Chapter 29:

Edo. 47 of Asano’s men gather on the 2nd floor of a noodle shop near Kira’s house.

Chapter 30-40:

Kira’s mansion. The 47 men infiltrate the mansion and attack Kira’s men.

Chapter 41:

Kira is found hiding in a hut in the corner of the mansion and is killed by Asano’s men.

Chapter 42:

Asano’s men march towards Asano’s grave located at Sengaku Temple.

About Hero Jiraiya

Producer and director, Makino Shojo, and the main star, Onoe Mastrunosuke, made numerous films based on Kabuki theater and historical tales. In Japan, historical tales were performances based on heroic tales which were rhythmically told by a benshi (a live voice-over narrator to a silent film).

At the time, only one cut was made for each scene. In case the camera ran out of film stock, the actors waited in the same position until the film was changed. If one of the actors had to go to the bathroom, the scene was shot without the actor which seemed like the character had disappeared from the screen. The realization of camera tricks such as these led to the development of transformation techniques which were quite popular with Japanese audiences.

The 1921 film, Hero Jiraiya, directed by Makino Shojo and with Onoe Matsunosuke as the main character, was one of the many films that utilized these transformation techniques. The existing print is in insufficient condition; however, as most of the other similar films have been lost, it carries great weight.

The story is based on an early 19th century bestseller describing the tale of a Chinese robber. Jiraiya uses his ability to transform himself to rob evil landlords in order to reconstruct his master’s [ ]. Overall, it is about guerilla type resistance against the enemies who brought down the Jukun family.

About The Japanese Antarctic Expedition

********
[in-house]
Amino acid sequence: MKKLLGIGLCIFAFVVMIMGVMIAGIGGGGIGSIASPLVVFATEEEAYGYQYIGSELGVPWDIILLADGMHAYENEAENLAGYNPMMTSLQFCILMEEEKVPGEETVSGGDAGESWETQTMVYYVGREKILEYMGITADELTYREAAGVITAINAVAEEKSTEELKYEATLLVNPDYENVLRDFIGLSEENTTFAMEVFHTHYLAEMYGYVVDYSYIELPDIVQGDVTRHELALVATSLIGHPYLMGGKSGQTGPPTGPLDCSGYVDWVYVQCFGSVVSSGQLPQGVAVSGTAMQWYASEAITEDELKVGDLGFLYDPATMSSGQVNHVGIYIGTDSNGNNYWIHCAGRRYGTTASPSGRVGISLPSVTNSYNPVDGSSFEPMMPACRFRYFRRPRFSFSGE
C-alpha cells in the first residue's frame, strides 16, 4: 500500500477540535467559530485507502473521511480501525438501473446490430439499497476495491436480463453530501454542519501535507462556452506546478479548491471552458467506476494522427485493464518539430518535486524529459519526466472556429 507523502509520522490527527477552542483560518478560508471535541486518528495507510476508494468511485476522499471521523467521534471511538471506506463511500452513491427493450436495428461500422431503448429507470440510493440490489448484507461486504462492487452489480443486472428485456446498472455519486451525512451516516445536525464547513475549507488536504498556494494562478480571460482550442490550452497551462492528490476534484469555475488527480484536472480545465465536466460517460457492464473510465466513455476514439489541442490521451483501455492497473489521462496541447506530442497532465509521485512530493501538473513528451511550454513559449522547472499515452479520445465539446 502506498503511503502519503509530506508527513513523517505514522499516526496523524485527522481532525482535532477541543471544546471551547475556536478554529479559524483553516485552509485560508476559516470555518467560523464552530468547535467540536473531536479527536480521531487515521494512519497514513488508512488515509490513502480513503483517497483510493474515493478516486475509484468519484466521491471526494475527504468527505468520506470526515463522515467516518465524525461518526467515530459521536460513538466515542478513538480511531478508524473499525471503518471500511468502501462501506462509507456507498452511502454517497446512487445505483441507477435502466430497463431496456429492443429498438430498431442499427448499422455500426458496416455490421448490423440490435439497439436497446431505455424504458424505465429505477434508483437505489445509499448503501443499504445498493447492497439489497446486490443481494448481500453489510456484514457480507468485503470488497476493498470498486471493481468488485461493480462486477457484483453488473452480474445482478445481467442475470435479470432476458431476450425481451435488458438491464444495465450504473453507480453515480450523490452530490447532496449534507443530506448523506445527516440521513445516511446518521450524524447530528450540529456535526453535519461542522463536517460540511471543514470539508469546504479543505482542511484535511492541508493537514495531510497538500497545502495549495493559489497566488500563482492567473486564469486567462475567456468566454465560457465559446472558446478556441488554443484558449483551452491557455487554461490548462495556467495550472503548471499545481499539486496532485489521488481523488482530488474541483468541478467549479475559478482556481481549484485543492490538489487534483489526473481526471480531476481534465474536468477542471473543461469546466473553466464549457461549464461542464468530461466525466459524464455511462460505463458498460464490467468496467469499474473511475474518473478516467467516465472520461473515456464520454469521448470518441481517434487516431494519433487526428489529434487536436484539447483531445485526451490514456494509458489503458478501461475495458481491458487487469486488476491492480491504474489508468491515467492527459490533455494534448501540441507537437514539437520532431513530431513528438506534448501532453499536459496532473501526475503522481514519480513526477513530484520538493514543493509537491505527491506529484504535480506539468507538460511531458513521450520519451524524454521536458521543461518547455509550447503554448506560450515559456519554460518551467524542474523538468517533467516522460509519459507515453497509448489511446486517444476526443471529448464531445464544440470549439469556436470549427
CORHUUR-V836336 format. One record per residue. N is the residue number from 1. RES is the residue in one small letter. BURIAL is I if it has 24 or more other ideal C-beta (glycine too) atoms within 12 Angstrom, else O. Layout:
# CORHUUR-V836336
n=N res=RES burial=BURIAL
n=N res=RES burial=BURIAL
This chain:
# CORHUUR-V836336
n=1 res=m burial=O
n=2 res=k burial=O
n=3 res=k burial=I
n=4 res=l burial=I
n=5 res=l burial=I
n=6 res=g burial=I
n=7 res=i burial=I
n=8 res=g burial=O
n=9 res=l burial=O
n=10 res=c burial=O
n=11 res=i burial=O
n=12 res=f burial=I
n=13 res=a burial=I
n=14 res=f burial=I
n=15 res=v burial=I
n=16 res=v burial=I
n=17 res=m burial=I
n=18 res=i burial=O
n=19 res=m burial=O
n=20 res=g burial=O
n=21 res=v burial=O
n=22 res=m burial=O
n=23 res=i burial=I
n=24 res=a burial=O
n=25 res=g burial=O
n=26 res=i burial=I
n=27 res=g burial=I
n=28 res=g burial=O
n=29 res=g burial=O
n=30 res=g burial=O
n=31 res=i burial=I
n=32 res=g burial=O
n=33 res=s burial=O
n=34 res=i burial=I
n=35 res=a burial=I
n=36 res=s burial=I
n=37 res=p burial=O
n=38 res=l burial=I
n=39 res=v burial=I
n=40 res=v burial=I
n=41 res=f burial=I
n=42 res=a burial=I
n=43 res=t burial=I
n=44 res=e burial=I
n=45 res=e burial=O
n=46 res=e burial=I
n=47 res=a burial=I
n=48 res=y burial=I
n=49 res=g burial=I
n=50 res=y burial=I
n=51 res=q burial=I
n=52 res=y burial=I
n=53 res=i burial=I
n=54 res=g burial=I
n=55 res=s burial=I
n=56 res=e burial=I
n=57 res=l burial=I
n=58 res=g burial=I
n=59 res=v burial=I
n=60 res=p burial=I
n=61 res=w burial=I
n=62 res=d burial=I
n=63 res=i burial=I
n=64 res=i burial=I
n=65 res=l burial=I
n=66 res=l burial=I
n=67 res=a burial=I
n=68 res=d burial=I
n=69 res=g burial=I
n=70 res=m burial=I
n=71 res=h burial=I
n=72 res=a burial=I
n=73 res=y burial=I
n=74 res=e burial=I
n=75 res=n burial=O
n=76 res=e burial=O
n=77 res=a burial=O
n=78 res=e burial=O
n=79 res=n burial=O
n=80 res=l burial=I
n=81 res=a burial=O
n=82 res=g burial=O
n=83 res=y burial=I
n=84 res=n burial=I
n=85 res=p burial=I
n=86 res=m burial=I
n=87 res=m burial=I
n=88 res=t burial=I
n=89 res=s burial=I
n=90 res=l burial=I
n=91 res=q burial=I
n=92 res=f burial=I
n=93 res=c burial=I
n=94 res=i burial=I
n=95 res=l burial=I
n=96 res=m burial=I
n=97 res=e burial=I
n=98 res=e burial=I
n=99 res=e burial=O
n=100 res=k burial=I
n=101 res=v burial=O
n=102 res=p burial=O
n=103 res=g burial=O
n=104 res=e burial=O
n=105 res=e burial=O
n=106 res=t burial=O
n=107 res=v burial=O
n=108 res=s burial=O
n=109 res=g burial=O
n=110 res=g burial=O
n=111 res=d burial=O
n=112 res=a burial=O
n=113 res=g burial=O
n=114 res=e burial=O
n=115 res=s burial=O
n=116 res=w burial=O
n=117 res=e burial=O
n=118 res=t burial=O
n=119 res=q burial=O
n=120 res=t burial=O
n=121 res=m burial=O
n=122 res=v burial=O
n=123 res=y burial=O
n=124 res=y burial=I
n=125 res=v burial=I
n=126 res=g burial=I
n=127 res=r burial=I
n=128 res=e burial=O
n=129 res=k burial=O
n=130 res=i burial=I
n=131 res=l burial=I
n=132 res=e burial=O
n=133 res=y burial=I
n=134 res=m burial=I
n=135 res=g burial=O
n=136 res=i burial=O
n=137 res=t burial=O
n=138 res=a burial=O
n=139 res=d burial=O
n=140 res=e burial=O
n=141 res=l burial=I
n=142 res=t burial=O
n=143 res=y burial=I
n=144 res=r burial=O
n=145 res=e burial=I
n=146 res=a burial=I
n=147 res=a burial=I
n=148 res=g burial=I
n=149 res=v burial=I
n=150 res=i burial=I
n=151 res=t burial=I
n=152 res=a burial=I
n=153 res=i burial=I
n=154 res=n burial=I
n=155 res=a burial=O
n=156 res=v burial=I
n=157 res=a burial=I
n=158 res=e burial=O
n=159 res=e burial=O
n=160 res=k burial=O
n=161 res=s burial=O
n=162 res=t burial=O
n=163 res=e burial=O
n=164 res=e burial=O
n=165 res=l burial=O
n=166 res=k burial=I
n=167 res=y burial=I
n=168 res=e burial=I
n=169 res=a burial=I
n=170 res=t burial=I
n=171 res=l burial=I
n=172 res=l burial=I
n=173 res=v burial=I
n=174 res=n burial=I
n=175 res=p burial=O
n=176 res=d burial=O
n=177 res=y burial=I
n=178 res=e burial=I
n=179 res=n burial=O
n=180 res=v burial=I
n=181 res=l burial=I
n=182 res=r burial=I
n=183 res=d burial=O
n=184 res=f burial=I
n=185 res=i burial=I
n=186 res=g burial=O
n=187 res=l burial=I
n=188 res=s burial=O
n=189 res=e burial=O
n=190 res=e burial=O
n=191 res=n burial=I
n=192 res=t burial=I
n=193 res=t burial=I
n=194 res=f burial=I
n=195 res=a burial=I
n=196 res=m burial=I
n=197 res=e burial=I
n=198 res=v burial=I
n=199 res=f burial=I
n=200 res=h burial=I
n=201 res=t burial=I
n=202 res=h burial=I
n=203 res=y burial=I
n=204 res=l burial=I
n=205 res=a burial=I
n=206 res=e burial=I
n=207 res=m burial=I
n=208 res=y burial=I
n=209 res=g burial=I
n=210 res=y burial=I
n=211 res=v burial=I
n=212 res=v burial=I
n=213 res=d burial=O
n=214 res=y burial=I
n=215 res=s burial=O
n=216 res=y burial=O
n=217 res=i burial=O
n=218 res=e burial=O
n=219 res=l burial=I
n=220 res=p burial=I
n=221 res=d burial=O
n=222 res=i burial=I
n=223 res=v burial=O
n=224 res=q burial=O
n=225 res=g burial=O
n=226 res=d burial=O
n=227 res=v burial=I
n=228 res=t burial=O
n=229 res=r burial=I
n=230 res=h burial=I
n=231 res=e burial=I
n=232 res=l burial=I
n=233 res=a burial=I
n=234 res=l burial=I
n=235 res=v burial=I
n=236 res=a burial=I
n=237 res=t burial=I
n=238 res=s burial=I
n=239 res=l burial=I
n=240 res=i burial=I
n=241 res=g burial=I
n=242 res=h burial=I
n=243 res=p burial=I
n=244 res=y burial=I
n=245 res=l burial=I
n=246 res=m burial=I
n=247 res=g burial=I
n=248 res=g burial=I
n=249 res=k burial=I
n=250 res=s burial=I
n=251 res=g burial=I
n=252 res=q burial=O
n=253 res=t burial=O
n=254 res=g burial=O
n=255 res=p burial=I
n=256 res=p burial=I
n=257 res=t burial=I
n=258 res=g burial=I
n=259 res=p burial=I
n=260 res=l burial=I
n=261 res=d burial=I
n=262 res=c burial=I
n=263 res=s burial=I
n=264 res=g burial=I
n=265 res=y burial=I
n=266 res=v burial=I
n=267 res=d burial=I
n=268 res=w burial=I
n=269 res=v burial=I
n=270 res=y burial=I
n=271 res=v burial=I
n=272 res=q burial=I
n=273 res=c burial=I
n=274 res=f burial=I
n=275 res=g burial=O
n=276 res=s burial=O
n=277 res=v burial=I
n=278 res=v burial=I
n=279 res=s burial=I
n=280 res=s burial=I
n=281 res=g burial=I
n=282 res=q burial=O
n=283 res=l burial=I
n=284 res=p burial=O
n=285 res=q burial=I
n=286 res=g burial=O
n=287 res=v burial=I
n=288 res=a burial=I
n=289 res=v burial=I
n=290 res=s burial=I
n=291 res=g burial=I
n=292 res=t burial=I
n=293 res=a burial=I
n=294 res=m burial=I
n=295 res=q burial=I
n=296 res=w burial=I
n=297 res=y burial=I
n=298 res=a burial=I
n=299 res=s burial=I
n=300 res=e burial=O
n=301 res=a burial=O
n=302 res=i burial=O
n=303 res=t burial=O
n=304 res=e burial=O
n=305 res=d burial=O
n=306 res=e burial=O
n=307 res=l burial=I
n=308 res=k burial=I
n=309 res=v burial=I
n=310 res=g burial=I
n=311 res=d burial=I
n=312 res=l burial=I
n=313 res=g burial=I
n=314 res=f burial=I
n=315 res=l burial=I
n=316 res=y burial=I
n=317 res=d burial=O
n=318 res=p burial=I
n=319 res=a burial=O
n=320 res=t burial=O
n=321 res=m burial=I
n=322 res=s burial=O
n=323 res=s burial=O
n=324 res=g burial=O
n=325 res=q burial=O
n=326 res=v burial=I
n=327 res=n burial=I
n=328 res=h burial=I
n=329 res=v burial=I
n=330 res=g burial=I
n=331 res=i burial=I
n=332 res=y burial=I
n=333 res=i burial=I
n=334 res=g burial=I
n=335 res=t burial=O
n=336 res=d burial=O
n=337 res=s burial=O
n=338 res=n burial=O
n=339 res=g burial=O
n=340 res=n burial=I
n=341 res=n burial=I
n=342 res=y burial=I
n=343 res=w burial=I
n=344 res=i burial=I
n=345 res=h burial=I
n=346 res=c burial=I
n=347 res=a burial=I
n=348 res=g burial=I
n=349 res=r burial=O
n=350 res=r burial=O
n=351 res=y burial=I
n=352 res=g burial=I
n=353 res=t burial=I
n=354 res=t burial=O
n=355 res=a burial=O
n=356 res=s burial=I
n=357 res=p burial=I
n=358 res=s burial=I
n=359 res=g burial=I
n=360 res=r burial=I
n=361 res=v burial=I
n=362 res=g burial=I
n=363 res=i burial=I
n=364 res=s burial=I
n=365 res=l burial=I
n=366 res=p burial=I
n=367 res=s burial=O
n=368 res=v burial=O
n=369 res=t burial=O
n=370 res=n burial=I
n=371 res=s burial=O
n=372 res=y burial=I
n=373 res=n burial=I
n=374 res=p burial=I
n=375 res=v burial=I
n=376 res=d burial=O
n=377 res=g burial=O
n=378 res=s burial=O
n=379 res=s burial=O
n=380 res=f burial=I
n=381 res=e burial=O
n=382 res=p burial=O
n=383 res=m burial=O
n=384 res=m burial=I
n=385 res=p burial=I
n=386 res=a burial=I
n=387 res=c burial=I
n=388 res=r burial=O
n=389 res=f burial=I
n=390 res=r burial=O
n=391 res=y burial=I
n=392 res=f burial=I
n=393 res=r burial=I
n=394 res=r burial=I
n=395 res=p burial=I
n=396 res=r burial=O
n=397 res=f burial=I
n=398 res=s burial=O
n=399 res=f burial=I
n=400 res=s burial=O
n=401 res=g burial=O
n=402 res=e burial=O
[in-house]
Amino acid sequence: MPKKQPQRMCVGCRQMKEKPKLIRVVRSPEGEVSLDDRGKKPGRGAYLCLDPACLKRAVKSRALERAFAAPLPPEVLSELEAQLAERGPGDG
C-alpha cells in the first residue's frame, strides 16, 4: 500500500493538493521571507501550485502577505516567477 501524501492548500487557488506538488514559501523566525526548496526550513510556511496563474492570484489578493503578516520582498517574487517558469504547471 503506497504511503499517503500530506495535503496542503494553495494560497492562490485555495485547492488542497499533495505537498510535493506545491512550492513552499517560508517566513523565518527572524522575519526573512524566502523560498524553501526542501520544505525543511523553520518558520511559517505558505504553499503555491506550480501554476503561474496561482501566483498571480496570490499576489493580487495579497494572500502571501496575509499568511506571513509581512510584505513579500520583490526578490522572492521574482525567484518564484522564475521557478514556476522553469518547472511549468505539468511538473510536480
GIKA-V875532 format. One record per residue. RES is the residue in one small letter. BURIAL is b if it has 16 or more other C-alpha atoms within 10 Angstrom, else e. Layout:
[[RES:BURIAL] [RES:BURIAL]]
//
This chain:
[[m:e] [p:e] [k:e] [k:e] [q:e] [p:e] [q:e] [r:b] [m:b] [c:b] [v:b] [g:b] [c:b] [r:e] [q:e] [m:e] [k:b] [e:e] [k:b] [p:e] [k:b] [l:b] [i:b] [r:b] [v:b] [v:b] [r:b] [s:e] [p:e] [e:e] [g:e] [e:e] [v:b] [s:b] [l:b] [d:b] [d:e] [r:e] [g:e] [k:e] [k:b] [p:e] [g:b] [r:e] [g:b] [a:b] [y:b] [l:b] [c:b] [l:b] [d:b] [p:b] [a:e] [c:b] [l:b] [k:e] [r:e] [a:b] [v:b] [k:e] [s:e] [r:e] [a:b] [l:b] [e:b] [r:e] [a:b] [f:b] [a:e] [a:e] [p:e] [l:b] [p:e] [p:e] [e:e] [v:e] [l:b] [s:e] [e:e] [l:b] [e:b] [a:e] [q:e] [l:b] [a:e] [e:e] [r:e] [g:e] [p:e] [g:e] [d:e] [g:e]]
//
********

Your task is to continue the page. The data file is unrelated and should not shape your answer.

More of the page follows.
In the early stages of Japanese Cinema, many documentary films or news reels including scenes of the city, dancing geishas, Kabuki, Sumo, royal or celebrity funerals, the Giwadam incident, and the Russia-Japan War, were produced.

In 1907, a documentary about Taiwan was made. At that time, Taiwan’s value as a colony was questioned; therefore, this documentary was filmed for the purpose of advertising it as a valuable piece of land.

In 1908, Ito Hirobumi brought the prince of Chosun to Japan. He was met with strong opposition that believed the prince to be a hostage. Subsequently, Hirobumi ordered a film company to make a documentary describing how the prince was welcomed in Japan in order to diminish such controversy. This account illustrates how documentary films were used as political tools.

Among the documentary films that are stored at the Film Center of the Tokyo National Museum of Modern Art (See Korean), with the exception of short films, the oldest film that still exists in mint condition is the 1912 film, The Japanese Antarctic Expedition, made by the M. Path Company. Although the company’s name sounds rather French, it is, in fact, a Japanese company whose owner, Umeya Shokichi, supplied funds for the revolutionary activities of the Chinese revolution leader, Sohn Moon. This film documents the 1910 Antarctic Expedition of naval lieutenant, Shirase and his companions. During this trip, cameraman Taitsumi Yasunao from the M. Path Company accompanied the group and filmed the expedition. The original print was twice the length of the existing print. Politician Osumi Shigenobu provided funds for the expedition, which explains why quite a few politicians can be seen in the farewell party scene at the beginning of the film. It seems that this film was used for expedition-related seminars rather than for commercial purposes.

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Sato Tadao

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Sato Tadao